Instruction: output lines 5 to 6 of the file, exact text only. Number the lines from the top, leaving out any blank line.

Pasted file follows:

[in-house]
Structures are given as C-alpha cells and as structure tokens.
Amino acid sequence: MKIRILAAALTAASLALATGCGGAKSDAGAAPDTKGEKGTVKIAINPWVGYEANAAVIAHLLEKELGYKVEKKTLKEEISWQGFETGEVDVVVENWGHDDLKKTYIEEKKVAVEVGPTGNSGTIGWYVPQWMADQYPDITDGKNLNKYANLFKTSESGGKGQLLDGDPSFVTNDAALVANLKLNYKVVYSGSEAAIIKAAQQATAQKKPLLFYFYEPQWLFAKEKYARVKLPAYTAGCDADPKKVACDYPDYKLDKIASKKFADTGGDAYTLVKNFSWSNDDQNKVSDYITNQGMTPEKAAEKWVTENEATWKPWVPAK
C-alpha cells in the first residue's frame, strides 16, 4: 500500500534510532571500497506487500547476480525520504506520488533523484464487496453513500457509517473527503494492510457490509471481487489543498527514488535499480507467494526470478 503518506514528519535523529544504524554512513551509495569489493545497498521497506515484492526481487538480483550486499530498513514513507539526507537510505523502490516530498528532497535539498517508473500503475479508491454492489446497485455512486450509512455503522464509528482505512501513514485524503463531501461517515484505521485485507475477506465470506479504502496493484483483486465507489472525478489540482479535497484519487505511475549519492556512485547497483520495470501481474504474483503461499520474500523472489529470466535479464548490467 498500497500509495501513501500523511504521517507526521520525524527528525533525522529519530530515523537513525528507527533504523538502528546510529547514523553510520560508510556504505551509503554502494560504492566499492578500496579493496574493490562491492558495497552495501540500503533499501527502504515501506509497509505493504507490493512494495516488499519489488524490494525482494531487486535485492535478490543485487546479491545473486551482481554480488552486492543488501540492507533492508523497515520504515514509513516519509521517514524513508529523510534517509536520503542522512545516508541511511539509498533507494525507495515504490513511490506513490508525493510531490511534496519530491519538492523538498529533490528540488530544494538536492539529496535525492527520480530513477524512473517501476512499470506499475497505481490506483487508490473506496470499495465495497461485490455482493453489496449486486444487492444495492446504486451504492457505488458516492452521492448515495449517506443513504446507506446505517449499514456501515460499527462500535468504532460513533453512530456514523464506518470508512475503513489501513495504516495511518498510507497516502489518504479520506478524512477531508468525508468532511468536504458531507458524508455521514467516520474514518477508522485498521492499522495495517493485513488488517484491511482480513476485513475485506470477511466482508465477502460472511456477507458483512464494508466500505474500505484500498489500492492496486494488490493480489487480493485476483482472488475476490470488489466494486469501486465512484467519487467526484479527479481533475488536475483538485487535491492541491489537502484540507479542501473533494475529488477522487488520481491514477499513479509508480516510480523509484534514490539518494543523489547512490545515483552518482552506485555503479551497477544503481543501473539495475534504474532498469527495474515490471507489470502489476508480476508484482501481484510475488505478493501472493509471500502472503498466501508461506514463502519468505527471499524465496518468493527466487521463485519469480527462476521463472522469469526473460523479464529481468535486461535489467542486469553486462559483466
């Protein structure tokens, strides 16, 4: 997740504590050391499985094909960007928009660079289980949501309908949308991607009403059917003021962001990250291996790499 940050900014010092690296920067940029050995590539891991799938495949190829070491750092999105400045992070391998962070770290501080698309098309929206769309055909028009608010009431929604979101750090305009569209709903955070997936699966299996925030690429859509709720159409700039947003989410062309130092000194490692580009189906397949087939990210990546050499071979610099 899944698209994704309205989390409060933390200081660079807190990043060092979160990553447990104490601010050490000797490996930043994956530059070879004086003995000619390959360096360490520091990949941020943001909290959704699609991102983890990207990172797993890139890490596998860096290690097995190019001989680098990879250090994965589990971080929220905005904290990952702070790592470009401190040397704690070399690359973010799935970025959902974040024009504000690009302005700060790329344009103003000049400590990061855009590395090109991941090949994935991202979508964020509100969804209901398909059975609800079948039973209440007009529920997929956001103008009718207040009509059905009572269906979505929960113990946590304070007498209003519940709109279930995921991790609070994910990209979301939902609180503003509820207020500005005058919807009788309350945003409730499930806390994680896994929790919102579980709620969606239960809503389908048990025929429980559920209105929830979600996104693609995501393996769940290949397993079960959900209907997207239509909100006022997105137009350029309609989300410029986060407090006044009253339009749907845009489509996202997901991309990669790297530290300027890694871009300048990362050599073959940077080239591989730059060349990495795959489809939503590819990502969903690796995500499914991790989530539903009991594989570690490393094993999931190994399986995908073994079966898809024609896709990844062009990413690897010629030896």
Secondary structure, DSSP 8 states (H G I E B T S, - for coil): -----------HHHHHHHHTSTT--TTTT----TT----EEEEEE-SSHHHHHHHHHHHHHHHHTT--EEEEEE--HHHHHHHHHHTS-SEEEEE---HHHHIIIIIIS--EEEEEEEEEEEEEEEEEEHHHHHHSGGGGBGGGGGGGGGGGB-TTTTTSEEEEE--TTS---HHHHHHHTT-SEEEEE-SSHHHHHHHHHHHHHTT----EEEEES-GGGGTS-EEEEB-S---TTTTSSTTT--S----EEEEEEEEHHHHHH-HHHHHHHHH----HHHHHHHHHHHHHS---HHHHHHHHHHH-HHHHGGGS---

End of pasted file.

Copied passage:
């Protein structure tokens, strides 16, 4: 997740504590050391499985094909960007928009660079289980949501309908949308991607009403059917003021962001990250291996790499 940050900014010092690296920067940029050995590539891991799938495949190829070491750092999105400045992070391998962070770290501080698309098309929206769309055909028009608010009431929604979101750090305009569209709903955070997936699966299996925030690429859509709720159409700039947003989410062309130092000194490692580009189906397949087939990210990546050499071979610099 899944698209994704309205989390409060933390200081660079807190990043060092979160990553447990104490601010050490000797490996930043994956530059070879004086003995000619390959360096360490520091990949941020943001909290959704699609991102983890990207990172797993890139890490596998860096290690097995190019001989680098990879250090994965589990971080929220905005904290990952702070790592470009401190040397704690070399690359973010799935970025959902974040024009504000690009302005700060790329344009103003000049400590990061855009590395090109991941090949994935991202979508964020509100969804209901398909059975609800079948039973209440007009529920997929956001103008009718207040009509059905009572269906979505929960113990946590304070007498209003519940709109279930995921991790609070994910990209979301939902609180503003509820207020500005005058919807009788309350945003409730499930806390994680896994929790919102579980709620969606239960809503389908048990025929429980559920209105929830979600996104693609995501393996769940290949397993079960959900209907997207239509909100006022997105137009350029309609989300410029986060407090006044009253339009749907845009489509996202997901991309990669790297530290300027890694871009300048990362050599073959940077080239591989730059060349990495795959489809939503590819990502969903690796995500499914991790989530539903009991594989570690490393094993999931190994399986995908073994079966898809024609896709990844062009990413690897010629030896």
Secondary structure, DSSP 8 states (H G I E B T S, - for coil): -----------HHHHHHHHTSTT--TTTT----TT----EEEEEE-SSHHHHHHHHHHHHHHHHTT--EEEEEE--HHHHHHHHHHTS-SEEEEE---HHHHIIIIIIS--EEEEEEEEEEEEEEEEEEHHHHHHSGGGGBGGGGGGGGGGGB-TTTTTSEEEEE--TTS---HHHHHHHTT-SEEEEE-SSHHHHHHHHHHHHHTT----EEEEES-GGGGTS-EEEEB-S---TTTTSSTTT--S----EEEEEEEEHHHHHH-HHHHHHHHH----HHHHHHHHHHHHHS---HHHHHHHHHHH-HHHHGGGS---